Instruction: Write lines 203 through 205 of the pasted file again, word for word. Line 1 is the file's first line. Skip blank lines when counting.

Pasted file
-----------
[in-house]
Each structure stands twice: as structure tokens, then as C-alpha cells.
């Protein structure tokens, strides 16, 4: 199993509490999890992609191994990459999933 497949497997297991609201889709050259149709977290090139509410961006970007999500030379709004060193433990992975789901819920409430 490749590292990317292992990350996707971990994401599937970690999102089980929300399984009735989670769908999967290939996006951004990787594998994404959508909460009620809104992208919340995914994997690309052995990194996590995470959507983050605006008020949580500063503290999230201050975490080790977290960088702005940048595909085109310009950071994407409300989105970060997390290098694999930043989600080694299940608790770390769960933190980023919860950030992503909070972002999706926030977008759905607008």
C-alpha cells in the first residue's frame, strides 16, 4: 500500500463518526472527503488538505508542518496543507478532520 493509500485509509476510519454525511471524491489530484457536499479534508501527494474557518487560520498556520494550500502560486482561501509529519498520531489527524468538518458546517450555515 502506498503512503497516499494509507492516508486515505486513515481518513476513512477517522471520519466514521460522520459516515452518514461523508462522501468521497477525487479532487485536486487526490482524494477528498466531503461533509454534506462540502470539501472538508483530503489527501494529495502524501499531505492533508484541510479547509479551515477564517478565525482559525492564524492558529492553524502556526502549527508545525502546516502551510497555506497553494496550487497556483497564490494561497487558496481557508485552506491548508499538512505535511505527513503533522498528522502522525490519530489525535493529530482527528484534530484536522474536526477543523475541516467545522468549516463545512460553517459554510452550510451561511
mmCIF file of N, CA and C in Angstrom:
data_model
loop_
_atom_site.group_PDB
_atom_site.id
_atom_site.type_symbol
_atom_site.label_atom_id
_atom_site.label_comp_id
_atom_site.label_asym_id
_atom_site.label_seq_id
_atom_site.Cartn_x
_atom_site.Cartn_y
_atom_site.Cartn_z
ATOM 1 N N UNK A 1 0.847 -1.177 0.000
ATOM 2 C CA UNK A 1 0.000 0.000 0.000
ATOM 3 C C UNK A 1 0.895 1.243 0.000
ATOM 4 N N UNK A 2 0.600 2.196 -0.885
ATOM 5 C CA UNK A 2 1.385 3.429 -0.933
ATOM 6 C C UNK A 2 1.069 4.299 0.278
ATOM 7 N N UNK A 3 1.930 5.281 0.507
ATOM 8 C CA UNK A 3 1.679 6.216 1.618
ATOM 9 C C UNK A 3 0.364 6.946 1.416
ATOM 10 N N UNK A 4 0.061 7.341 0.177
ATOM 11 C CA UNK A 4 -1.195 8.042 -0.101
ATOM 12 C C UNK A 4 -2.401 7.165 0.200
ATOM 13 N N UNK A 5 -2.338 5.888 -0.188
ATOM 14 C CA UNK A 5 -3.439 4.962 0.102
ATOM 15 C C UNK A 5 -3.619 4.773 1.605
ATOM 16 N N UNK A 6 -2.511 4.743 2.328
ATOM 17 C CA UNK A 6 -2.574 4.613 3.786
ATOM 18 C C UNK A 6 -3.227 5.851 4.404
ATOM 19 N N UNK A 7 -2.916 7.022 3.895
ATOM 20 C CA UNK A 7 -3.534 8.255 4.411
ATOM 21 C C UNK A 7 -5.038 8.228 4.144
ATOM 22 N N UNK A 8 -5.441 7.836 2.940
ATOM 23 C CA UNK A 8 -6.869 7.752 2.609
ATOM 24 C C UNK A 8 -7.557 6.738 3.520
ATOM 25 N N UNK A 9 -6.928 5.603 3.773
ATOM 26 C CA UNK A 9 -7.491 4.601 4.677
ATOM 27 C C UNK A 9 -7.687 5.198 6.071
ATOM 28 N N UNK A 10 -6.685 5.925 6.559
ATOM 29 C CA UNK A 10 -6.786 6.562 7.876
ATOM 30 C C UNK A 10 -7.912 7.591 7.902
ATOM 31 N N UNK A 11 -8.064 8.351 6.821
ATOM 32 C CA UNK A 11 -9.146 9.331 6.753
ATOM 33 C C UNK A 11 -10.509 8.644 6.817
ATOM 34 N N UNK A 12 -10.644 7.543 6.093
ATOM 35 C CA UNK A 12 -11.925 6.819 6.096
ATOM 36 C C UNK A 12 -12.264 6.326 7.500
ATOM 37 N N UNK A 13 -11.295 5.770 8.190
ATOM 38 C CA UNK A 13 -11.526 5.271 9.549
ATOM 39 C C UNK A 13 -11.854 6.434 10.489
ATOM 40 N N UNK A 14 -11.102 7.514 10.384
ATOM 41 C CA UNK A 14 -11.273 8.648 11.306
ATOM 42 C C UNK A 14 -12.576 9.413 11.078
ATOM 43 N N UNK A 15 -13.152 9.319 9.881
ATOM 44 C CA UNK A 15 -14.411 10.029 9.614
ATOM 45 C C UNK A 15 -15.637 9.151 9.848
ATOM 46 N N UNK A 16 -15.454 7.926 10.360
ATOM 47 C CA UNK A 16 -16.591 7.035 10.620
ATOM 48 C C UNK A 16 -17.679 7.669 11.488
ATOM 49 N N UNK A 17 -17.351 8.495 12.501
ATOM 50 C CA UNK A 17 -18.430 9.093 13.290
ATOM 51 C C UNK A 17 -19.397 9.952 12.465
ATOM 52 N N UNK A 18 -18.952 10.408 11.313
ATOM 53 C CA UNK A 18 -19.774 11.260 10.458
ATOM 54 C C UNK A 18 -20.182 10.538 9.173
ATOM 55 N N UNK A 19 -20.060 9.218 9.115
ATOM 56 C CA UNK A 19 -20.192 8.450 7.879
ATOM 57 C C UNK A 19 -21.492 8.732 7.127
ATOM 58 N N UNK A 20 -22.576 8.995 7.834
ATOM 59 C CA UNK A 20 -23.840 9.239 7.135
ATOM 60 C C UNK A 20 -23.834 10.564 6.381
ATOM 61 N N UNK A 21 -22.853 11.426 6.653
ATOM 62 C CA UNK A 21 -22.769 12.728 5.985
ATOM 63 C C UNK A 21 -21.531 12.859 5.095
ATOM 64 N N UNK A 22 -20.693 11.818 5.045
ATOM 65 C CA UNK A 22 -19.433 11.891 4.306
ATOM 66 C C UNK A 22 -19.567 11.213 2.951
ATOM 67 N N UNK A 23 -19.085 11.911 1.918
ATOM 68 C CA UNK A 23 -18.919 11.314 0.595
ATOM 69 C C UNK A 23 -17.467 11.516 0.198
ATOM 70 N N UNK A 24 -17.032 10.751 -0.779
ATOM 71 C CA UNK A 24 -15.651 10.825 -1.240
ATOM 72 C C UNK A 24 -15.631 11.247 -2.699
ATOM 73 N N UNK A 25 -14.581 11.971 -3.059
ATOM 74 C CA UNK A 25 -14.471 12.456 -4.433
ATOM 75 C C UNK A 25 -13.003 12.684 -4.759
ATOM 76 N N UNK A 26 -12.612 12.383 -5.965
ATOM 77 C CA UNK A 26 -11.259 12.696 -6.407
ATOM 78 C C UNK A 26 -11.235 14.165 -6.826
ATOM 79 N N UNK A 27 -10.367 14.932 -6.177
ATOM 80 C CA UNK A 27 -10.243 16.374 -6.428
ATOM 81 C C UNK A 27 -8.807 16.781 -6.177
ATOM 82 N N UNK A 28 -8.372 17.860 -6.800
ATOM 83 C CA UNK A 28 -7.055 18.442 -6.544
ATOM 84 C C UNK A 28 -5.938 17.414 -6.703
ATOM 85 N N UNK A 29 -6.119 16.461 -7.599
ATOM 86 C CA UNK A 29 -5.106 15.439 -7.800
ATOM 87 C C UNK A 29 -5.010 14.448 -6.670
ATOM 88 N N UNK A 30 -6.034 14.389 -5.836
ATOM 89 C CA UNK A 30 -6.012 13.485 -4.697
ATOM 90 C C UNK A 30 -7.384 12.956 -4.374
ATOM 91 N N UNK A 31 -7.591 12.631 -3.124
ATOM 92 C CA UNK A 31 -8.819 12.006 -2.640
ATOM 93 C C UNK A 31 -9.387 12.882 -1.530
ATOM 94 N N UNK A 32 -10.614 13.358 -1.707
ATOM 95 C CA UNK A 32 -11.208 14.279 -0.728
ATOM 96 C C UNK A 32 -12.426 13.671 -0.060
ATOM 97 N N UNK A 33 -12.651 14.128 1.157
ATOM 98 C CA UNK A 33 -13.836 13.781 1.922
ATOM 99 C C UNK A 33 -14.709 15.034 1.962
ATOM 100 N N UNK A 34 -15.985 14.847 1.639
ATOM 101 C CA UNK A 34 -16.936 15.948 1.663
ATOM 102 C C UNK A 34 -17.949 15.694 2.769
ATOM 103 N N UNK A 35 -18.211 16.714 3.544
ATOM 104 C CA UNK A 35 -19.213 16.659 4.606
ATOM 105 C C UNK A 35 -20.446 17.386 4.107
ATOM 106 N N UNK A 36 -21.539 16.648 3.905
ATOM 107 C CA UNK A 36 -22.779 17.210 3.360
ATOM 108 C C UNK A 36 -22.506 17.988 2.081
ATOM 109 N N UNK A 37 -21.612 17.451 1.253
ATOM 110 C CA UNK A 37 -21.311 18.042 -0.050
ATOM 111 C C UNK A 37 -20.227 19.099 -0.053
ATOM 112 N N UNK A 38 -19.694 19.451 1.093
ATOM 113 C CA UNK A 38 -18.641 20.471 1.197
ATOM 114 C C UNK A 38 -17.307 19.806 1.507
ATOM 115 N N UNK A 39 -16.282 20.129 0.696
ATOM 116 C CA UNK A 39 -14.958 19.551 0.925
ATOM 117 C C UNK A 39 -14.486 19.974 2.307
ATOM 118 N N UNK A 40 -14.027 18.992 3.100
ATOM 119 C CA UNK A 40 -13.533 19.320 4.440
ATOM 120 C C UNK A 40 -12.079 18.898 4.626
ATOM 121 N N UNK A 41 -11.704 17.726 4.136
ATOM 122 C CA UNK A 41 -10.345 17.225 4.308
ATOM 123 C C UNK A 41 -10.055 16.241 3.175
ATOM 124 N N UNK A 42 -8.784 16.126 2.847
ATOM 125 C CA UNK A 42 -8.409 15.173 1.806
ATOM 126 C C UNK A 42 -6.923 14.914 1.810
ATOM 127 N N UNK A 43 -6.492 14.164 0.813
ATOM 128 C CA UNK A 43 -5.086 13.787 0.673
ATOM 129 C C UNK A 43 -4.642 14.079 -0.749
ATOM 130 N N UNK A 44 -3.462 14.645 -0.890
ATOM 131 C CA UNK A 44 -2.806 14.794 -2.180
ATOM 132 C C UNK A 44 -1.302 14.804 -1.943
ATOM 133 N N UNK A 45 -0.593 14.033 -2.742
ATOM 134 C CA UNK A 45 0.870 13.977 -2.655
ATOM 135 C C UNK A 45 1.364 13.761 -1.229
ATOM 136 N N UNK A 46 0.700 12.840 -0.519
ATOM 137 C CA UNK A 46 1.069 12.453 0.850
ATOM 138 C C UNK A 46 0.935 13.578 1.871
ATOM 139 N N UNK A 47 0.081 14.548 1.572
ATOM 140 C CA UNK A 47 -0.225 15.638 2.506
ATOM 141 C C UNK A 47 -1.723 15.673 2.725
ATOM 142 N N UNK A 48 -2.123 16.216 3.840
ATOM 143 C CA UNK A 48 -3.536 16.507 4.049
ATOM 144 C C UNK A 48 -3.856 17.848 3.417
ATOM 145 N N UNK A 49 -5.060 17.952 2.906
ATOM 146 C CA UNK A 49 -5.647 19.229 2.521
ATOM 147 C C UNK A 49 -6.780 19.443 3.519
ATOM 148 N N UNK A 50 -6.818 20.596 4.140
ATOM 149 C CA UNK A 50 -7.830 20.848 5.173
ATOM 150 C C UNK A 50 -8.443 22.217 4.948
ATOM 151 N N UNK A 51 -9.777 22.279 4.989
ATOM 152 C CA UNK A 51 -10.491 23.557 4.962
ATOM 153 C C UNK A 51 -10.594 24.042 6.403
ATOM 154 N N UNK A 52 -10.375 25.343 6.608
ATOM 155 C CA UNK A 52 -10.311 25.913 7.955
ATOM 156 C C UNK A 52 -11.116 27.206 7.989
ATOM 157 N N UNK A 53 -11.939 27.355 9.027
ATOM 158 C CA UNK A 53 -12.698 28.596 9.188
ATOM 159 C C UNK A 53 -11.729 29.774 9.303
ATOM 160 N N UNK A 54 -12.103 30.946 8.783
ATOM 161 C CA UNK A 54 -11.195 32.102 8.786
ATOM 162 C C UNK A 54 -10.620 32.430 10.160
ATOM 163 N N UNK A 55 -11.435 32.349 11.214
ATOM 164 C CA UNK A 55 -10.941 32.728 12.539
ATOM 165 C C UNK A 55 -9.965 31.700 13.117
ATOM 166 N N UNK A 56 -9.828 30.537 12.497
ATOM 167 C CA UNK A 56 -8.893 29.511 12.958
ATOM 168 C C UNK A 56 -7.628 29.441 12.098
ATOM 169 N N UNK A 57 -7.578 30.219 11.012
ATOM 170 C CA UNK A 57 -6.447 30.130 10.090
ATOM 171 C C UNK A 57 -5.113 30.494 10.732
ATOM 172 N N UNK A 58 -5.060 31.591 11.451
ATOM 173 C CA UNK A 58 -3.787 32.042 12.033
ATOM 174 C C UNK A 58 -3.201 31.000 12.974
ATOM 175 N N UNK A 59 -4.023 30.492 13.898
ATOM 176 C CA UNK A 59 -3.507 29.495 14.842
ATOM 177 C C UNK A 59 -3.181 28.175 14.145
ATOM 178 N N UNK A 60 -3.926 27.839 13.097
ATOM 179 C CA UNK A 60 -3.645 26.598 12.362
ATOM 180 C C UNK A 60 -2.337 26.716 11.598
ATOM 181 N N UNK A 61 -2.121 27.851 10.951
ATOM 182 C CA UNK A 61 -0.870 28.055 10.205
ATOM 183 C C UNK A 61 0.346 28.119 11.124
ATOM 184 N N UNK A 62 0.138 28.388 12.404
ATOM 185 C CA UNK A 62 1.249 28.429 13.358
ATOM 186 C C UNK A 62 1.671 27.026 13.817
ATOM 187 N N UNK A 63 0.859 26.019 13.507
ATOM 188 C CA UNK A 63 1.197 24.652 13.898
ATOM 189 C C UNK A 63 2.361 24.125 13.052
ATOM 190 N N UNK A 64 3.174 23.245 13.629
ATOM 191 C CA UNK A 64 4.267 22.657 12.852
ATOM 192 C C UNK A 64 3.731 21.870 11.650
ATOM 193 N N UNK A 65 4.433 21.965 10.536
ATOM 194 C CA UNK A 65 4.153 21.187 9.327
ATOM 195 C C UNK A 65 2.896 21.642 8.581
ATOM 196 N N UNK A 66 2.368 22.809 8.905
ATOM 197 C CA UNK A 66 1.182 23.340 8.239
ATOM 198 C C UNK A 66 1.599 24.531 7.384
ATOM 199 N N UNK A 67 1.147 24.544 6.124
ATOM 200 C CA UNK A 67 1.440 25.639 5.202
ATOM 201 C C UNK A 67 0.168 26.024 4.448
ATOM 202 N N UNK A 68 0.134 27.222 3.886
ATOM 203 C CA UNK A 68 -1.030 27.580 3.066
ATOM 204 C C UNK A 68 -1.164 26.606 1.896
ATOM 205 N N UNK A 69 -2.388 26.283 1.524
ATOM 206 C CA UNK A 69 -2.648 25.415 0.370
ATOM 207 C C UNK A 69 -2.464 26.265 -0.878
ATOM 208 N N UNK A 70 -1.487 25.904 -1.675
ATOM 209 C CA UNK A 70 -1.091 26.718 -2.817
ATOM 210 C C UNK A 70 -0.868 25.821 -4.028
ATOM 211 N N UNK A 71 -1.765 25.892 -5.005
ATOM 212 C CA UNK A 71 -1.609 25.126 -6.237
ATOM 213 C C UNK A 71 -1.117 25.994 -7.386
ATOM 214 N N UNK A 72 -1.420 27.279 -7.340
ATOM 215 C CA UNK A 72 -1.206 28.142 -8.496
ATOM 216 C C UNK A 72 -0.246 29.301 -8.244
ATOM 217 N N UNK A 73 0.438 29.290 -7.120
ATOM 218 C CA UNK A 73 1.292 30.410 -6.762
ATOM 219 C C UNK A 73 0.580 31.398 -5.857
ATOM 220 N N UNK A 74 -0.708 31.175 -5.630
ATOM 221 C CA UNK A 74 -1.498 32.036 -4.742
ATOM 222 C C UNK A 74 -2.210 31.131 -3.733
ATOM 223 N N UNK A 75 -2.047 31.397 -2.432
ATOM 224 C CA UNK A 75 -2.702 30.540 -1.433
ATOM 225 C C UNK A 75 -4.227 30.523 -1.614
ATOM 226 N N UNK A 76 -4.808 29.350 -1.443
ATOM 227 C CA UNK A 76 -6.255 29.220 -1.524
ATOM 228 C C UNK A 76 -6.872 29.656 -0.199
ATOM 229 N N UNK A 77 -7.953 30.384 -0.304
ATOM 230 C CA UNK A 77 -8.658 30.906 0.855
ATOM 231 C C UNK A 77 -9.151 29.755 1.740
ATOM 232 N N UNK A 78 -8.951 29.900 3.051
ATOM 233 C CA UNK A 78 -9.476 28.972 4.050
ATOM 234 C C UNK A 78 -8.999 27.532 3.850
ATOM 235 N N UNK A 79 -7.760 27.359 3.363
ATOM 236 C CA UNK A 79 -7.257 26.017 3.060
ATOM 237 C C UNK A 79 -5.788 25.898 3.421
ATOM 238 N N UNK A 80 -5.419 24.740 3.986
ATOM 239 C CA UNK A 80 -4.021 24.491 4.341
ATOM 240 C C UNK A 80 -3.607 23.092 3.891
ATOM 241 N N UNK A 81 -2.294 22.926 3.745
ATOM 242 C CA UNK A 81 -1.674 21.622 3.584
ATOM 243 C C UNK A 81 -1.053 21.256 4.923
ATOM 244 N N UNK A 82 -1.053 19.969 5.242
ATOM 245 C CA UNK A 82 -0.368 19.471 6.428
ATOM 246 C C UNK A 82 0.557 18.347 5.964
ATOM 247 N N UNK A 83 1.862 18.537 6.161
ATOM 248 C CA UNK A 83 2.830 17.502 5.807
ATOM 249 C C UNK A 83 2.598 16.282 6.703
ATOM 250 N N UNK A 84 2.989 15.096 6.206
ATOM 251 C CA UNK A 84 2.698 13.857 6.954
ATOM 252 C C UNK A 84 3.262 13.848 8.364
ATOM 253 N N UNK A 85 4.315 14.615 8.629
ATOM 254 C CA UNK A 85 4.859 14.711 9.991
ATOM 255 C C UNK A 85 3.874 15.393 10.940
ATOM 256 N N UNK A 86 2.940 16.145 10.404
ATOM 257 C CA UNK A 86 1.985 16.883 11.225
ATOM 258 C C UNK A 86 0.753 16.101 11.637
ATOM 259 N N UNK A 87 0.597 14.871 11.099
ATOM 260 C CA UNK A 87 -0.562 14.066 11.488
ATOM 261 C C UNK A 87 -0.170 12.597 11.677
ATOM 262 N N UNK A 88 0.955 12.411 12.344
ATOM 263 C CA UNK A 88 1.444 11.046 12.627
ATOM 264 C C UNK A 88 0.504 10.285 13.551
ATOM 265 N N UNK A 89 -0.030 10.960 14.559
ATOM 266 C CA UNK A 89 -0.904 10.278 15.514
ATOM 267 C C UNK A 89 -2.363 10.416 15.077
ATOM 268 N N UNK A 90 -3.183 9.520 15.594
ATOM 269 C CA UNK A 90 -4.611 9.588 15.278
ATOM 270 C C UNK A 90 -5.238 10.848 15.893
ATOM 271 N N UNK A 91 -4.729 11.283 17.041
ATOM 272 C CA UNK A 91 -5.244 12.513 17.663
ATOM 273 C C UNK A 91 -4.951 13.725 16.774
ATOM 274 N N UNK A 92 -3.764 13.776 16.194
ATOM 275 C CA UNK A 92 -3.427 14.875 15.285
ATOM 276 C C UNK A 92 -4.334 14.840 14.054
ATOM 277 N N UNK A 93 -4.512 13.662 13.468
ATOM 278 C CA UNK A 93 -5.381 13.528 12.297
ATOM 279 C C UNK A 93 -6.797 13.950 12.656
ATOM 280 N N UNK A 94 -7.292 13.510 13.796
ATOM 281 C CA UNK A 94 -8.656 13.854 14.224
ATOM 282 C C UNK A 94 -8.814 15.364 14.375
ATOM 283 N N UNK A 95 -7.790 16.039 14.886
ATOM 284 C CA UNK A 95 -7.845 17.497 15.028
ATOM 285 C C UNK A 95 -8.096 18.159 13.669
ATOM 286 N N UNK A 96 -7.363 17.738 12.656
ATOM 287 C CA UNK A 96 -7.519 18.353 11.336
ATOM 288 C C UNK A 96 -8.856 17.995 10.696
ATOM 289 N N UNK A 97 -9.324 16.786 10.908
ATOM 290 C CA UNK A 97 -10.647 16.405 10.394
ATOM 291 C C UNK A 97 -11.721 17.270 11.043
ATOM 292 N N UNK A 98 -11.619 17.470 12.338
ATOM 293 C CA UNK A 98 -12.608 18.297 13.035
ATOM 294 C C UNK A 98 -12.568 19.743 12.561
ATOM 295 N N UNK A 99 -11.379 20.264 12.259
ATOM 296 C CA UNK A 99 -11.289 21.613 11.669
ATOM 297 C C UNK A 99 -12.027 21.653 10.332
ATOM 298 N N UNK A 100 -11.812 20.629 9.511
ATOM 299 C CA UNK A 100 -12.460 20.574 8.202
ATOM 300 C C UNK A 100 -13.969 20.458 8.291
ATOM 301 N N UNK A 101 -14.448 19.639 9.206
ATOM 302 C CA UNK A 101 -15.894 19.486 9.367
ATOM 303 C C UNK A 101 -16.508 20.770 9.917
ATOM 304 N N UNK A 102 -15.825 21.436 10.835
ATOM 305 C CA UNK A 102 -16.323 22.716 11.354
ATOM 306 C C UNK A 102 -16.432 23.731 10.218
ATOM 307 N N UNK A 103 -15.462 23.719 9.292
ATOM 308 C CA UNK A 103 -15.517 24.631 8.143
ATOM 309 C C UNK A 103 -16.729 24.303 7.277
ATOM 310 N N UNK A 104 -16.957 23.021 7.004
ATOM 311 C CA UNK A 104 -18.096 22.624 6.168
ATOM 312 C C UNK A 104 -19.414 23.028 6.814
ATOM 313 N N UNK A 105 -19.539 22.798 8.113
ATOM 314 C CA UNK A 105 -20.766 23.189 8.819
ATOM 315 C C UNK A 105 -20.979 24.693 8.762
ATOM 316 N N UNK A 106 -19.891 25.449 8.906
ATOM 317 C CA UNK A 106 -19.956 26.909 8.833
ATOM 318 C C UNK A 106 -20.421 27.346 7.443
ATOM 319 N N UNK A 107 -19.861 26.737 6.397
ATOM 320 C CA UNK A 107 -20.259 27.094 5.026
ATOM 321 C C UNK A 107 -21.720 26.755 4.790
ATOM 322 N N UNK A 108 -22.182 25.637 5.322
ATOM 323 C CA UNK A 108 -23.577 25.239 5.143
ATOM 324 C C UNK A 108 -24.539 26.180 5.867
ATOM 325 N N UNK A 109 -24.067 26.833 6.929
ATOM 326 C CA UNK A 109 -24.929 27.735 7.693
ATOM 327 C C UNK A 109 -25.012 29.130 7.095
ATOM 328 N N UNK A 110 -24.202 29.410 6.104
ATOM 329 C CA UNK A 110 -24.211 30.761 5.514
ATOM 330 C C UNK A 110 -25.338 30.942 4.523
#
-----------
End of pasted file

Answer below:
ATOM 186 C C UNK A 62 1.671 27.026 13.817
ATOM 187 N N UNK A 63 0.859 26.019 13.507
ATOM 188 C CA UNK A 63 1.197 24.652 13.898